A firestorm broke out yesterday between cable giant Comcast and Seattle's Reel Grrls , a nonprofit that provides summer camps and workshops to girls interested


If Reel Grrls Has Such a Problem With Comcast, Maybe They Shouldn't Take the Conglomerate's Money

A firestorm broke out yesterday between cable giant Comcast and Seattle's Reel Grrls, a nonprofit that provides summer camps and workshops to girls interested in media production.

It started last week when Reel Grrls questioned the company's hiring of Meredith Attwell Baker, a member of the Federal Communications Commission who voted to approve the Comcast/NBC Universal merger. In a tweet, @reelgrrls said "OMG! @FCC Commissioner Baker voted 2 approve Comcast/NBC merger & is now lving FCC for A JOB AT COMCAST?!?" A regional Comcast VP who read the message told Reel Grrls yesterday it was going to revoke its funding of the nonprofit's summer programs--which has amounted to $18,000 a year for four years.

(For more details, you may want to check out an overview from the Daily Weekly here.)

Reel Grrls cried foul, and attracted the attention of the likes of The Wall Street Journal and The Washington Post. The nonprofit enlisted a pair of its students to create a video in which they provided their "side of the story." In the video, the teens respond to Baker's hiring by saying "I was all OMG! That's not right, so I tweeted about it," and to the loss of funding by saying "I thought you wanted me to speak my mind?"

Comcast apologized, and promised not to revoke its funding. Reel Grrls executive director Malory Graham says the parties are meeting on June 1. In the meantime, @reelgrrls has sent out more than 20 tweets thanking tweeters for "bringing attention to the Comcast Story!"

But it wasn't a student who sent out a tweet, it was a Reel Grrls staffer. As much as Reel Grrls wants to spin this as a story about a media conglomerate smacking down a pack of kids, it's really about adults taking money from Comcast with one hand while the other criticizes the methods through which their benefactor obtained the funds. Of course Reel Grrls has the right to say whatever they like about Comcast. But if they believe their money's dirty, why is Reel Grrls taking it?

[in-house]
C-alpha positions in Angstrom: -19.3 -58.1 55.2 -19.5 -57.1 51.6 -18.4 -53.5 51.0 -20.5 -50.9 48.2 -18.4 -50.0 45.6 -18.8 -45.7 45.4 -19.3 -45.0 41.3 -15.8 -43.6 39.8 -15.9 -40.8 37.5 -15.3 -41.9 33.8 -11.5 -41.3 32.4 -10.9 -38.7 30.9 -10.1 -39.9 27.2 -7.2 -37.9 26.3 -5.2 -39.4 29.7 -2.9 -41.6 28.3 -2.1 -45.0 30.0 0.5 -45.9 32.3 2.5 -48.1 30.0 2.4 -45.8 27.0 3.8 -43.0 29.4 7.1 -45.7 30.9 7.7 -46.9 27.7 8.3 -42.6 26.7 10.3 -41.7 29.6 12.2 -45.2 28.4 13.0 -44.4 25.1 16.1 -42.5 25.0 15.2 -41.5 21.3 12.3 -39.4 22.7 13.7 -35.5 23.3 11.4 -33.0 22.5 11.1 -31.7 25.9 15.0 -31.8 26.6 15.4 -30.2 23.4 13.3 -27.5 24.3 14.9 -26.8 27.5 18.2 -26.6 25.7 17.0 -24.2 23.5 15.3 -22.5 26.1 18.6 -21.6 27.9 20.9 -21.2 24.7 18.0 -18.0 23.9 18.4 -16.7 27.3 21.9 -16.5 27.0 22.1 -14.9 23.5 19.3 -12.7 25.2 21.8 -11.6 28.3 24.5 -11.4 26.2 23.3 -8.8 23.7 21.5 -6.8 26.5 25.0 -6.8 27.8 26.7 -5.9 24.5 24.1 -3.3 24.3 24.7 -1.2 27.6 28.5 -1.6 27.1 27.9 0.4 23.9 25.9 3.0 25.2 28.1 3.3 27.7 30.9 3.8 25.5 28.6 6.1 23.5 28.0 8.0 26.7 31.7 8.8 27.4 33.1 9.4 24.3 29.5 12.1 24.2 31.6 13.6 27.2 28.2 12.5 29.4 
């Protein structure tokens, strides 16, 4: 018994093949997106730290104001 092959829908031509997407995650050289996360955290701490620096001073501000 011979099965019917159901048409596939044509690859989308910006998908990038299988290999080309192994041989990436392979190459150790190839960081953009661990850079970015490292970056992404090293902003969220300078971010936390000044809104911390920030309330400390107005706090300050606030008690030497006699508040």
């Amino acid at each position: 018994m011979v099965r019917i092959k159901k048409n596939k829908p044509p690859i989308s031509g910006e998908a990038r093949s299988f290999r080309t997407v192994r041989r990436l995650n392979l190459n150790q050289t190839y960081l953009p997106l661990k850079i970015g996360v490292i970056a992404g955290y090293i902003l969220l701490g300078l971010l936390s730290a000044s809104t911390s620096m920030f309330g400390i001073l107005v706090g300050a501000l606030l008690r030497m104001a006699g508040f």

In an interview, Graham expressed concern not just with Comcast's hiring of Baker, but with the kind of media consolidation that the NBC/Comcast deal represents: "Media consolidation is definitely an issue that we feel threatens media in a democracy."

Yet even though Comcast has been, in Graham's words, "a great philanthropic partner for us," she's never invited anyone from the company to Reel Grrls to discuss media ownership with the students. But she things "that would be a fantastic thing for us to do right now."

In 2008, Brooke Noel and Sami Muilenburg, two students in the Reel Grrls Thesis Program, created an anti-consolidation documentary called Generation of Consolidation (below) that was released the following year, 2009. Graham said the staff watched the documentary in the Reel Grrls office this morning.

"Isn't it amazing that piece was made three years ago. It's so relevant. Nothing's really changed. The issue is still really prominent. Again, it's just important that we keep bringing it up in the media."

When asked if Reel Grrls would take Comcast's donations in the future, Malory said that would depend on what kind of a partnership Comcast would offer them. She also wants to "make sure that our organizational values are in alignment before we enter that partnership again."

Just don't expect Comcast to give back NBC for the privilege of donating money to Reel Grrls.

Generation of Consolidation from Reel Grrls on Vimeo.

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